Posted by: mygentlecloud | August 10, 2013

Get What You Want – Elle Special

This post is copied from Elle Special : March 2013 edition as I couldn’t find an online link to this article and I wanted to remember the useful pointers. It is written by Stacey Anne Rodriques.

Here are 10 tips she shared to play nice and get on the right track:

1) Always be polite first – Make the first move with a simple “hello” or “morning”

2) Mind your P’s and Q’s – “Please” and “thank you” transform a demand into a request – nobody wants to be barked at, and everybody could use a little appreciation, even if what you’re asking of them is ultimately a basic requirement of their job.

3) Know your janitor – In other words, don’t just be chummy with the big bosses. Know your peers and the interns and the cleaners etc. Treating people differently based on their rank or perceived status in society just sets off an awful cycle whereby your subordinates could do the same to the people below them and so on.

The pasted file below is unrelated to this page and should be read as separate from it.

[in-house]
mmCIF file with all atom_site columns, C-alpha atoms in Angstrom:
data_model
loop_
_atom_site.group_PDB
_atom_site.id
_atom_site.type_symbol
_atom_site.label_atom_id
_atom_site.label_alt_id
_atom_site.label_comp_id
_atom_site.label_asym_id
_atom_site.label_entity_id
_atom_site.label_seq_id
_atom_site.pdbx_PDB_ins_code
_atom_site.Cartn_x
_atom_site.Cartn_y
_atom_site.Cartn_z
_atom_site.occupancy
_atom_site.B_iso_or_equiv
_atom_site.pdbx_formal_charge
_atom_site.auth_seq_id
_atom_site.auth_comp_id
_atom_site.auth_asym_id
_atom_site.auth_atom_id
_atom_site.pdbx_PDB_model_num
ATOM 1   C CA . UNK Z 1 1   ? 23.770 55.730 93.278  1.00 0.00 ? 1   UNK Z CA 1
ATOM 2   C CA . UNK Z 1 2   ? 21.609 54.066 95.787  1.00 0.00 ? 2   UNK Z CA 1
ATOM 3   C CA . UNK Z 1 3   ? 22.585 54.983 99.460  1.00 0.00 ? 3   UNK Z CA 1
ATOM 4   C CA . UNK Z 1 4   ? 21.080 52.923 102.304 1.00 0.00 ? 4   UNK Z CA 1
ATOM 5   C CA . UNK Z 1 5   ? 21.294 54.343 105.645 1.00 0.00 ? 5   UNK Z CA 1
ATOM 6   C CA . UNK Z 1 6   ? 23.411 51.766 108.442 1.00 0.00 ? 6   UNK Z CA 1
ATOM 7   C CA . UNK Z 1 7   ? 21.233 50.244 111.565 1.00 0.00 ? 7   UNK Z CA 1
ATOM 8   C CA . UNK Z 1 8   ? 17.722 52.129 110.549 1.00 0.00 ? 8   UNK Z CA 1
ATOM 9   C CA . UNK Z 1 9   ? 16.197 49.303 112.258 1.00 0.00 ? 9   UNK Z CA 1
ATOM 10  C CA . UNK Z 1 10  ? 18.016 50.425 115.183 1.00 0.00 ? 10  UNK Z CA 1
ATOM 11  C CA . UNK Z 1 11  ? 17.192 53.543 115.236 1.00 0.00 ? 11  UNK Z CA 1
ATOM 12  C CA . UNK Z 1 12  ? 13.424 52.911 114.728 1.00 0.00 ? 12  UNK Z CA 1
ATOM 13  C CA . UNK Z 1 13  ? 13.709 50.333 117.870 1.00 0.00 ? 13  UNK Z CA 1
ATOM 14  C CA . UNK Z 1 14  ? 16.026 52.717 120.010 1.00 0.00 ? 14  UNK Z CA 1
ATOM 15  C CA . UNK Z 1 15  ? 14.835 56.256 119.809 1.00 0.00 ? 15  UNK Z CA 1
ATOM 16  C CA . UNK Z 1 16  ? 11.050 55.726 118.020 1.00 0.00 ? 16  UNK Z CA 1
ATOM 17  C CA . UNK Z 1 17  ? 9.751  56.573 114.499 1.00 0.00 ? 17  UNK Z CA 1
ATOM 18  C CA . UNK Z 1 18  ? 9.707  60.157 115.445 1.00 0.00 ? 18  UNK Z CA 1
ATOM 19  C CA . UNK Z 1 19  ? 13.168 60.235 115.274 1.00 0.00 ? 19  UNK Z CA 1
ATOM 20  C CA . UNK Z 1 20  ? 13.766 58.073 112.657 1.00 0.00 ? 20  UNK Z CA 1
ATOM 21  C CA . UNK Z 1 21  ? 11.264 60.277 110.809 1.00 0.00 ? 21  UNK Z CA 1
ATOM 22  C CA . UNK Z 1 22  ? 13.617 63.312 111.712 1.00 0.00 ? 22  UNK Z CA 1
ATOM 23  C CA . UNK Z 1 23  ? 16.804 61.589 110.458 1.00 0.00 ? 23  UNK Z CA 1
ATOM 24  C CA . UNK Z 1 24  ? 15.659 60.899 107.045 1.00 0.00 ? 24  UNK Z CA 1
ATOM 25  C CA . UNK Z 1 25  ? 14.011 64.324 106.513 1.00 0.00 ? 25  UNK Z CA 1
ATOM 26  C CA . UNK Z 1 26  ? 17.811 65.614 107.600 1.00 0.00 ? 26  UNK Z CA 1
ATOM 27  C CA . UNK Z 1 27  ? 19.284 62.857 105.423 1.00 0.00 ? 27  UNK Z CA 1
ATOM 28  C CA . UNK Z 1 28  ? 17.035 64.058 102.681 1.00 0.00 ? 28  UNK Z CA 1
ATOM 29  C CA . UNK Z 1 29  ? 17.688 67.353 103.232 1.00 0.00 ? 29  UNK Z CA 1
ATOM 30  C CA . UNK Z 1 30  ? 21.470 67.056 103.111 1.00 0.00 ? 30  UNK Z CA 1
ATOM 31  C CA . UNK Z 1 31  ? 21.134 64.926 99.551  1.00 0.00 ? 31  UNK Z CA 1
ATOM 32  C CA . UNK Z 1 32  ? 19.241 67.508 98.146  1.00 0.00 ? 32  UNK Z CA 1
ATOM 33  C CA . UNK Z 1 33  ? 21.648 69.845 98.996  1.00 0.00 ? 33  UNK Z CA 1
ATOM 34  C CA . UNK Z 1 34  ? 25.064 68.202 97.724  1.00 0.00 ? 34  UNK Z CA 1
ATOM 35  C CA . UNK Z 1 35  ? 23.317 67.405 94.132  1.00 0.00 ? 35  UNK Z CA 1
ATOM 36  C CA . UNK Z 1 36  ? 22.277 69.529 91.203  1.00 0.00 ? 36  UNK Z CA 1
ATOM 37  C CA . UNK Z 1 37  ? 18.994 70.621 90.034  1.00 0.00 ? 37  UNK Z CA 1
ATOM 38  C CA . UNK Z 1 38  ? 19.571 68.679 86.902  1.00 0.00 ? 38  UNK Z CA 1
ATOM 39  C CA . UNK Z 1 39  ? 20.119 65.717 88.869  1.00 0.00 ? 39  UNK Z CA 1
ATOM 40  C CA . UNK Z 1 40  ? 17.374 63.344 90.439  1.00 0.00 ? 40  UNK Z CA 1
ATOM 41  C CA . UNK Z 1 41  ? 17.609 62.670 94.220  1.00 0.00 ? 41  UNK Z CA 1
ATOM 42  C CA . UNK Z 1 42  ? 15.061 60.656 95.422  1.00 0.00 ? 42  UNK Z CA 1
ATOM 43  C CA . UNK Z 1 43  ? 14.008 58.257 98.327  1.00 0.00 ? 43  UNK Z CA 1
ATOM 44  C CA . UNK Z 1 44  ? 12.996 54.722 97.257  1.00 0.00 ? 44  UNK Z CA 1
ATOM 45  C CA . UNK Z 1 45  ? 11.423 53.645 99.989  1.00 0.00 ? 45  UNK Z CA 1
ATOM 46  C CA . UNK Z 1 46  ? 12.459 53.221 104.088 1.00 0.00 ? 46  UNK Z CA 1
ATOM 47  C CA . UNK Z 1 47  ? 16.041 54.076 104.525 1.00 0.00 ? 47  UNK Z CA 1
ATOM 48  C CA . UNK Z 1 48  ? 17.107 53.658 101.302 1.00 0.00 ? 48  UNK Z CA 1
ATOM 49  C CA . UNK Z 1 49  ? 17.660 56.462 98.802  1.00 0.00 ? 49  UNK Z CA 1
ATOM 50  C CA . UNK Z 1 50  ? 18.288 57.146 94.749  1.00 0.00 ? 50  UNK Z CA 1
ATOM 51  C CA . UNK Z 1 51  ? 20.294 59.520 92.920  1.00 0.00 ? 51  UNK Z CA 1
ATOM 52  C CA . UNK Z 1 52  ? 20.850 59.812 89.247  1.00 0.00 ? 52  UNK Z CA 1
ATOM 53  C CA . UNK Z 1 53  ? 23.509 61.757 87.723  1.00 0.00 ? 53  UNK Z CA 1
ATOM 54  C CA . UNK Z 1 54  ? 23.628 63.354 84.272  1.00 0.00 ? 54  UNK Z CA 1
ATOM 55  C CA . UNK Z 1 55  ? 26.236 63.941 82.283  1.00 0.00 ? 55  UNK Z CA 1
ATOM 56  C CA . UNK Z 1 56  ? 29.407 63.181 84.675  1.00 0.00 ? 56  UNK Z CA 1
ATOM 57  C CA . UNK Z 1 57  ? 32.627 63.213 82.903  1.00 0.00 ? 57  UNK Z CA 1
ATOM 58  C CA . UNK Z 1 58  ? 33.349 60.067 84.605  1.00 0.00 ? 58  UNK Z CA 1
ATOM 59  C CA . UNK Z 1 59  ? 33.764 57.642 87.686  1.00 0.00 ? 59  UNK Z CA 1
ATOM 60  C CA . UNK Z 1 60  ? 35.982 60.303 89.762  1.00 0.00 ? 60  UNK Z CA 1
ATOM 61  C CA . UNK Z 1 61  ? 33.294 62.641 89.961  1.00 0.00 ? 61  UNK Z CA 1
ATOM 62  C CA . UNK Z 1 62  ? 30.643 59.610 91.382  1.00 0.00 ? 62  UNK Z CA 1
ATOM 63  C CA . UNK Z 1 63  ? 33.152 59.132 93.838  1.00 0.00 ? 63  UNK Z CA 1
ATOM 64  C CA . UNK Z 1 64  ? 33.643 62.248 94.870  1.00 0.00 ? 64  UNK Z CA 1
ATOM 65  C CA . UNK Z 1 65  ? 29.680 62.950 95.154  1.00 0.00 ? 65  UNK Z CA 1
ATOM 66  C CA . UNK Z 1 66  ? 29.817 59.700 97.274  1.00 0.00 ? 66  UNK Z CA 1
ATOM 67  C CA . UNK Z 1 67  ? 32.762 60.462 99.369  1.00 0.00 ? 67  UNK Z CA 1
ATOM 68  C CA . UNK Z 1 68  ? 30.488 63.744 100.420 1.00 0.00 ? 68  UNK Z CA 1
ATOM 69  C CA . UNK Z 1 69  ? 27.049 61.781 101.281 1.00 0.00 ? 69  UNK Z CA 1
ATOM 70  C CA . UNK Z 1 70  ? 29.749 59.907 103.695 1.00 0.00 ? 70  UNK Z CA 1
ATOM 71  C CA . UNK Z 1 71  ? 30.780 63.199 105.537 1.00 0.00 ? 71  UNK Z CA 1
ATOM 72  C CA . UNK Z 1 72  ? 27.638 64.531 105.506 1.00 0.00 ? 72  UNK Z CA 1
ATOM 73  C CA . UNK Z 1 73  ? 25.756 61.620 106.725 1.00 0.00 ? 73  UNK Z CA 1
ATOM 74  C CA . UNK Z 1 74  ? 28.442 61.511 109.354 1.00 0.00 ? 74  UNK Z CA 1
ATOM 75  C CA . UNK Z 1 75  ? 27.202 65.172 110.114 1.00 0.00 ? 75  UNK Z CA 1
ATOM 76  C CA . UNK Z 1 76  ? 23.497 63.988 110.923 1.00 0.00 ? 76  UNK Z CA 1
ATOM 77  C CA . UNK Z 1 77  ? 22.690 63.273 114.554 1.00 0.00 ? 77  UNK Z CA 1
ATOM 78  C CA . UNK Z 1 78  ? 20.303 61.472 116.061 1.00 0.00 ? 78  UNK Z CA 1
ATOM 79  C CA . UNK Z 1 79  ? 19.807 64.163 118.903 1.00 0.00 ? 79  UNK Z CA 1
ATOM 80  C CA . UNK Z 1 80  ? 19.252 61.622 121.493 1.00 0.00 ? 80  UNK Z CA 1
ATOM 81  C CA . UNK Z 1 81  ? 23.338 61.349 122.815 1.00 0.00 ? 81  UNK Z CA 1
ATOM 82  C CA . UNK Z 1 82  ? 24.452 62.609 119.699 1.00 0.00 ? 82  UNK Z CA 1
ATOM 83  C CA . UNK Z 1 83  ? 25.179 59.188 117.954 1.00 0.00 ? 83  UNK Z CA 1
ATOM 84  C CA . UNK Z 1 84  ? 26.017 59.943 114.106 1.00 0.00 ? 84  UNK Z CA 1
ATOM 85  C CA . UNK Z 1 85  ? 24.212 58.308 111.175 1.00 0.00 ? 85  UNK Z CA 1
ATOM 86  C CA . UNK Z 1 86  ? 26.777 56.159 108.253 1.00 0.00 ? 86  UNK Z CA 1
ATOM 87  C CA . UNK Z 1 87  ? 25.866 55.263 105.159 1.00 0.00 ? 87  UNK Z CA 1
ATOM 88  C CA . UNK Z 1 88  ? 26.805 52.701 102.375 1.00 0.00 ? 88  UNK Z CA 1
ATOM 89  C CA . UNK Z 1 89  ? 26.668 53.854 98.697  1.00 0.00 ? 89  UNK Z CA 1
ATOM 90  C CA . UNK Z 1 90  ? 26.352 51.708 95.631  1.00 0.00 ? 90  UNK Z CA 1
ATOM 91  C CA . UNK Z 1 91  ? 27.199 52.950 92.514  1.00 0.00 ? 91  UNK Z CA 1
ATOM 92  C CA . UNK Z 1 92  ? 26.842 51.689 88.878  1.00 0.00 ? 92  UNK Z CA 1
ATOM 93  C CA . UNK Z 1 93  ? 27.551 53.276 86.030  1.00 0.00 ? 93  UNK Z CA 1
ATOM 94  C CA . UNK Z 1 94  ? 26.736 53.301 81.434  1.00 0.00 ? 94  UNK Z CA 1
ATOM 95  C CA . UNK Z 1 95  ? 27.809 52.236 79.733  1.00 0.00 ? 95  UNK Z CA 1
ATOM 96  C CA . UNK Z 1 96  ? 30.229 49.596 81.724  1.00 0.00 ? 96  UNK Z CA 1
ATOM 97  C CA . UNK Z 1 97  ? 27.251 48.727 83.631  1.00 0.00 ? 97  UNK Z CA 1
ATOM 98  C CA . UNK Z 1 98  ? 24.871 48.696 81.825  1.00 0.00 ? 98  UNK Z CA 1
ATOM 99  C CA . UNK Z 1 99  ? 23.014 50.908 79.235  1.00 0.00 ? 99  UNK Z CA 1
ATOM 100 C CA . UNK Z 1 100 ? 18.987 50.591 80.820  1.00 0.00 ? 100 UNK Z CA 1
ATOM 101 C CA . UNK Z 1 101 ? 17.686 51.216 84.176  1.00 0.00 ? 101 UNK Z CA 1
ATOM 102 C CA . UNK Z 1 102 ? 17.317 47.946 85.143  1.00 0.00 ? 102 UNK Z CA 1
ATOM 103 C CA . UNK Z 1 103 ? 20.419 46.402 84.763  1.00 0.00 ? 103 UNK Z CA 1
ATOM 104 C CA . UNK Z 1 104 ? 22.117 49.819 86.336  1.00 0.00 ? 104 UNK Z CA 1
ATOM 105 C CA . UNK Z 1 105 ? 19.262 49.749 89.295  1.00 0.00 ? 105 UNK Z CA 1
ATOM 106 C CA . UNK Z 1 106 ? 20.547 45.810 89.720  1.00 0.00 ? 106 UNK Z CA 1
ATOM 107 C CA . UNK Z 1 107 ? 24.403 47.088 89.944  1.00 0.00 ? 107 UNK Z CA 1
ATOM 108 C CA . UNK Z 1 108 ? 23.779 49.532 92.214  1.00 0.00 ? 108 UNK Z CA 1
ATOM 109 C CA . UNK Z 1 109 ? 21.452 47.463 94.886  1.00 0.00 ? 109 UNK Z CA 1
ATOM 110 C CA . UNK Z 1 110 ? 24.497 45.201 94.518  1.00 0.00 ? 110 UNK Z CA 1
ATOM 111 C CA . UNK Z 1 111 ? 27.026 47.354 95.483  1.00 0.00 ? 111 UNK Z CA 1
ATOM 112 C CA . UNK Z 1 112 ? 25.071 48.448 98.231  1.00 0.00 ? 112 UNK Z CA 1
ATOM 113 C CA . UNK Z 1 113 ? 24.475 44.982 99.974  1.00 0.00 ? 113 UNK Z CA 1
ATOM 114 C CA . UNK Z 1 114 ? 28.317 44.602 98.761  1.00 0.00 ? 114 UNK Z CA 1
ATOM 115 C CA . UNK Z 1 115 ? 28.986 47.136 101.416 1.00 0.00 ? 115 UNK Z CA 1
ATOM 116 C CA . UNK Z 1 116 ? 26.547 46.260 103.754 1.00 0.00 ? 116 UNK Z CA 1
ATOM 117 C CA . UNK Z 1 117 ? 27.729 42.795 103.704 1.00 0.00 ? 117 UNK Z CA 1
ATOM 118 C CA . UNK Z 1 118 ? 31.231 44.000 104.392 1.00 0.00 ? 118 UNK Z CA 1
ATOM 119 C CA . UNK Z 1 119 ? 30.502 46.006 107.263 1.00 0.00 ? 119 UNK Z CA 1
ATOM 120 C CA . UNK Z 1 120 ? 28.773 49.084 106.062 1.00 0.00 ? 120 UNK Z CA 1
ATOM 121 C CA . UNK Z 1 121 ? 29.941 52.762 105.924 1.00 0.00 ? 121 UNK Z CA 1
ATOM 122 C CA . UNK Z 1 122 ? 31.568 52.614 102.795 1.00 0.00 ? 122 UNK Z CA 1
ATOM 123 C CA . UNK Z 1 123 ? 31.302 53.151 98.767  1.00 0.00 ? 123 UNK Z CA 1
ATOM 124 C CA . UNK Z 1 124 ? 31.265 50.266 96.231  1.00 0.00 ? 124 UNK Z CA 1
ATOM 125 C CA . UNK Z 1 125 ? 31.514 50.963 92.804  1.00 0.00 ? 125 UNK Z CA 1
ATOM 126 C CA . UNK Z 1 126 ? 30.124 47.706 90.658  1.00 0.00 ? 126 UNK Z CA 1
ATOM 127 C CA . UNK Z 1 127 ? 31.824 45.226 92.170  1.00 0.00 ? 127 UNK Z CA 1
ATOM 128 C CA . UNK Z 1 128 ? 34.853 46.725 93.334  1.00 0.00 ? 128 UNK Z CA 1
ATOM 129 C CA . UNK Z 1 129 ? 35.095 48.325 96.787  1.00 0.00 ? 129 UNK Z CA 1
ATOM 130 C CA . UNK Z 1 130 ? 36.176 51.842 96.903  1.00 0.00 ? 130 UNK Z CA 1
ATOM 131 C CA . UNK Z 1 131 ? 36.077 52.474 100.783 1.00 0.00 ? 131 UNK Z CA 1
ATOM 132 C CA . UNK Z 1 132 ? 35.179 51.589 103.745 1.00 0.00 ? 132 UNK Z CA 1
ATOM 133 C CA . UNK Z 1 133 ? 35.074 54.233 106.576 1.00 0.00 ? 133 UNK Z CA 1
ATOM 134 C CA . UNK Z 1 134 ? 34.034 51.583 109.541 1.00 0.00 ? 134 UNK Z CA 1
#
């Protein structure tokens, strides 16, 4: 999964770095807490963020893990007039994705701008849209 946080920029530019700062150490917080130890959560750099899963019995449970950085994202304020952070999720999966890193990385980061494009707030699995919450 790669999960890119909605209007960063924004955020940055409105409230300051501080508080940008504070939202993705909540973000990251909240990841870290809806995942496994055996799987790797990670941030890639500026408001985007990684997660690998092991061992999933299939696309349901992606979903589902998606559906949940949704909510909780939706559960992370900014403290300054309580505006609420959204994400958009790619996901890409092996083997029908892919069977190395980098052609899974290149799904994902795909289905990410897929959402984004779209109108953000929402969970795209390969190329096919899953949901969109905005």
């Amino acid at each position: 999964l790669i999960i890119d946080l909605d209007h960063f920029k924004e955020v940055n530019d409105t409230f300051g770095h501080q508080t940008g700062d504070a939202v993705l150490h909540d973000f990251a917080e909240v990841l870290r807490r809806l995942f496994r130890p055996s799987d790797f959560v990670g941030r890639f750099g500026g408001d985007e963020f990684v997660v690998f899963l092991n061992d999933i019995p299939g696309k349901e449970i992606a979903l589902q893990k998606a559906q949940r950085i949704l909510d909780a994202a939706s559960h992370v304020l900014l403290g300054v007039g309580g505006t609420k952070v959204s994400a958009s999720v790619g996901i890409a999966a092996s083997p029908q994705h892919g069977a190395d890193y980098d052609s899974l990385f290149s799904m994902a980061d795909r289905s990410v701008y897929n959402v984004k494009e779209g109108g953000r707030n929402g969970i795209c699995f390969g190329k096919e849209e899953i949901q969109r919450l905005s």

4) Stop trying to be a man as it has dire consequences

5) Remember it’s always personal – To the other person, that it. Thinking this way ensures you’re always aware of saying things with tact, instead of shooting your mouth off and suffering foot-in-mouth syndrome. You can’t ignore the human dynamic and fallibility that exists in an office. Not everybody has high self-esteem and skin as thick as rhinos. And not everybody easily shows that they’re upset by what you’ve said or done. So don’t make enemies by accident.

6) Accept that you don’t know everything – Be humble, admit that you’re lacking in certain skills, and ask your colleague for advice on how she secured that promotion or won that account.

7) Don’t smile. Talk – smiling when you’re talking looks and sounds fake. Don’t do it.